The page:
The Doobie Brothers, at the South Okanagan Events Centre, Penticton, October 27, 2014 – Photos by Kirstin Wakal
Every concert has a certain feel to it. Monday night, the Doobie Brothers managed to bring a feeling of friendliness onto the stage that oozed out over the entire SOEC and infected everyone around. Back stage techs, greeters, vendors, concert goers, darn near everyone appeared to be in a fantastic mood.
From the moment Tom Johnston’s daughter, Lara Johnston, stepped onto the stage until the last note of Listen to the Music; the evening was pretty much flawless. (With the exception of a few minor technical difficulties, which were rapidly dealt with by the techs) But I digress; Lara Johnston… this girl has a great set of pipes! Her vocal range, and the passion behind it, is evident in every song she sings. Her band is tight; her stage presence is that of a seasoned performer and her tunes, especially Pity Party, had the crowd clapping, head bobbing and chair dancing.
By the time the Doobies took to the stage, the crowd was more than ready for them. Only two of the founding members remain. Not surprising since the band first formed 44 years ago. Tom Johnston on guitar, keyboard, harmonica and vocals, and Patrick Simmons on guitar, banjo, flute and vocals, still have enough of that special something that makes the Doobie Brothers who they are. This rest of the line-up consists of John McFee (guitar, dobro, pedal steel, harmonica, violin, vocals), John Cowan, (bass, vocals), Guy Allison (keyboards, backing vocals), Marc Russo (saxaphone) and Ed Toth and Tony Pia on drums.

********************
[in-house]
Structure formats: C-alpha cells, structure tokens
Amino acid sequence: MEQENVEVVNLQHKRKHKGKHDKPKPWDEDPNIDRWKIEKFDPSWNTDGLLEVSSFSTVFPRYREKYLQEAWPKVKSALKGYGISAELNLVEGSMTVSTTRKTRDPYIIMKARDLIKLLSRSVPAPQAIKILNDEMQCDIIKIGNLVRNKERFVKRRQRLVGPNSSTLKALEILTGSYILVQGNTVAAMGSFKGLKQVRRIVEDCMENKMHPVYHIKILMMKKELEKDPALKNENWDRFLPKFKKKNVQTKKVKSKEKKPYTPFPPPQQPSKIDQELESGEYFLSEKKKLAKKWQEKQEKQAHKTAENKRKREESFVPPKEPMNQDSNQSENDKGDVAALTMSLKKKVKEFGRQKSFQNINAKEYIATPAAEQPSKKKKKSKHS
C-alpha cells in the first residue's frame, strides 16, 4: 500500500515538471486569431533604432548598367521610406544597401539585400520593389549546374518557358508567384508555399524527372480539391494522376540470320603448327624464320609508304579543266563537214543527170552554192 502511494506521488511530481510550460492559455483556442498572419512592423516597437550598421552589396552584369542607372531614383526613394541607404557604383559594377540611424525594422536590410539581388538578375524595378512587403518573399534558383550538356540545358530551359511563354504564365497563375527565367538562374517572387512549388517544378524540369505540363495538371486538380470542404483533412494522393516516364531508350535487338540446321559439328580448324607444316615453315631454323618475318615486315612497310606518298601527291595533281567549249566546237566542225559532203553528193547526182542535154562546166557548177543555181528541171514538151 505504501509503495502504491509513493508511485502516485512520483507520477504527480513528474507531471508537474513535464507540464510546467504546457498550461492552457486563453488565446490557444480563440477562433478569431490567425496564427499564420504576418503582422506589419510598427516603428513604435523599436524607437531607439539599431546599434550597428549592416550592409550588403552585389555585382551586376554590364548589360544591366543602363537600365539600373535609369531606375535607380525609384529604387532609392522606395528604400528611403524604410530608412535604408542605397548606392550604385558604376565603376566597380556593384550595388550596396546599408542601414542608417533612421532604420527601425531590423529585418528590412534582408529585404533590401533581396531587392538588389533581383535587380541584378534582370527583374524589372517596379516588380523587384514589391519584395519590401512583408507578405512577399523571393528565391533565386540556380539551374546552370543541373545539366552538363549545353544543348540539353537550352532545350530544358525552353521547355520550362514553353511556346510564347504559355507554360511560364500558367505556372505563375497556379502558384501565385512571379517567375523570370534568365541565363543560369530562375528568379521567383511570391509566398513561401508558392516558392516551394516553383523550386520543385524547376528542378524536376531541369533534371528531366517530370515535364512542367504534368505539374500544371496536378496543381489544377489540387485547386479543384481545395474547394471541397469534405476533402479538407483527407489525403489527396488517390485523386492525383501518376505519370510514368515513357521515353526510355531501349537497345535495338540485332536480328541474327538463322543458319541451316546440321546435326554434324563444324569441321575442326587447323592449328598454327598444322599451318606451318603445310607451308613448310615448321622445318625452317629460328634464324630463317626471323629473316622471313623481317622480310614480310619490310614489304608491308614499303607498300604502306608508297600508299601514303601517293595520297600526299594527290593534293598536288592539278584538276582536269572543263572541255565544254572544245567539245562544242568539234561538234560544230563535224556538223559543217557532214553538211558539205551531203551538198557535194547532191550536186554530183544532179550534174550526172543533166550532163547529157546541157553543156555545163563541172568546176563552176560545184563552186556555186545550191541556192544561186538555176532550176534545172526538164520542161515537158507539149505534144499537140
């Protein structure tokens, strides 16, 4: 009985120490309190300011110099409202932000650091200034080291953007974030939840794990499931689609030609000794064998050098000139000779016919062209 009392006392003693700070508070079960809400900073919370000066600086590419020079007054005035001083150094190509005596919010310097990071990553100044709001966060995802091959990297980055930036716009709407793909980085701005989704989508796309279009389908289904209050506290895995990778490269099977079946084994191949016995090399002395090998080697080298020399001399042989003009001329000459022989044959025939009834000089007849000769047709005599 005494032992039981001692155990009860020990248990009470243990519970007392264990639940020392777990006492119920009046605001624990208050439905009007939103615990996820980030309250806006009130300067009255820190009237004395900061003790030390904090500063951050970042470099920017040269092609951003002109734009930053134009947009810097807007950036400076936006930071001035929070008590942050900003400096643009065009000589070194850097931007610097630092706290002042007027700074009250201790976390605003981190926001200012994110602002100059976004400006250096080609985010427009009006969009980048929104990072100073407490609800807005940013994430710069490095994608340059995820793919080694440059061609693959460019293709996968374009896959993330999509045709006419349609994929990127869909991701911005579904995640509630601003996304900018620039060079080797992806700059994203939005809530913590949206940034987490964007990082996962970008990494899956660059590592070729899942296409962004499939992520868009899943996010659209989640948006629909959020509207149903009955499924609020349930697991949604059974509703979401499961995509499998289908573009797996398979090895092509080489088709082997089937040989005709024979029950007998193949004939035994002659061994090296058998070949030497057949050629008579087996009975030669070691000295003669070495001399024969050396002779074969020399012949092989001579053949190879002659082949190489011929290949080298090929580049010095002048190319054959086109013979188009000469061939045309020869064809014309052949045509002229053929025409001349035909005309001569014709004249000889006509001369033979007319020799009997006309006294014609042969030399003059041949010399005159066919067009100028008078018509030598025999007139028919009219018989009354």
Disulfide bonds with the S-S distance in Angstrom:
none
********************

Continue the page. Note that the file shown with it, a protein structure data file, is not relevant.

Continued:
Marc Russo and Tom Johnston
While everyone in the band was exceptional, I must say there’s just something about a saxaphone that makes a band complete. Marc Russo added that tasty morsel of beefy sax sounds that made the finished product highly appealing.
The concert itself was what one would expect from a Doobie Brothers concert. They snagged the crowd with Jesus (is Just Alright), reeled them in with Rockin’ Down the Highway and had them squarely in the palms of their seasoned musical hands by Take Me In Your Arms (Rock Me).
After that, the evening was a melding of southern rock twang and bluesy rock boogie the way only the Dobbies can do it. What stood out for this reviewer was the diversity of the instruments and the sounds that came off that stage.
Aside from the basic guitar, keyboard, and drums, there was the aforementioned sax, as well as violin (Black Water), Hawaiian style guitar (Slat Key Soquel Rag), and steel guitar (South City Midnight Lady). There could have been more, but this concertgoer was well into chair dancing by then and fully immersed into the feeling of being at a Doobie Brothers concert.
The evening ended with an encore that included China Grove and Road Angel, followed by a true wall of sound version of Listen to the Music with Lara Johnston and her band joining everyone on stage. It was, without a doubt, a night jam packed with great music and memories, and it ended all too soon.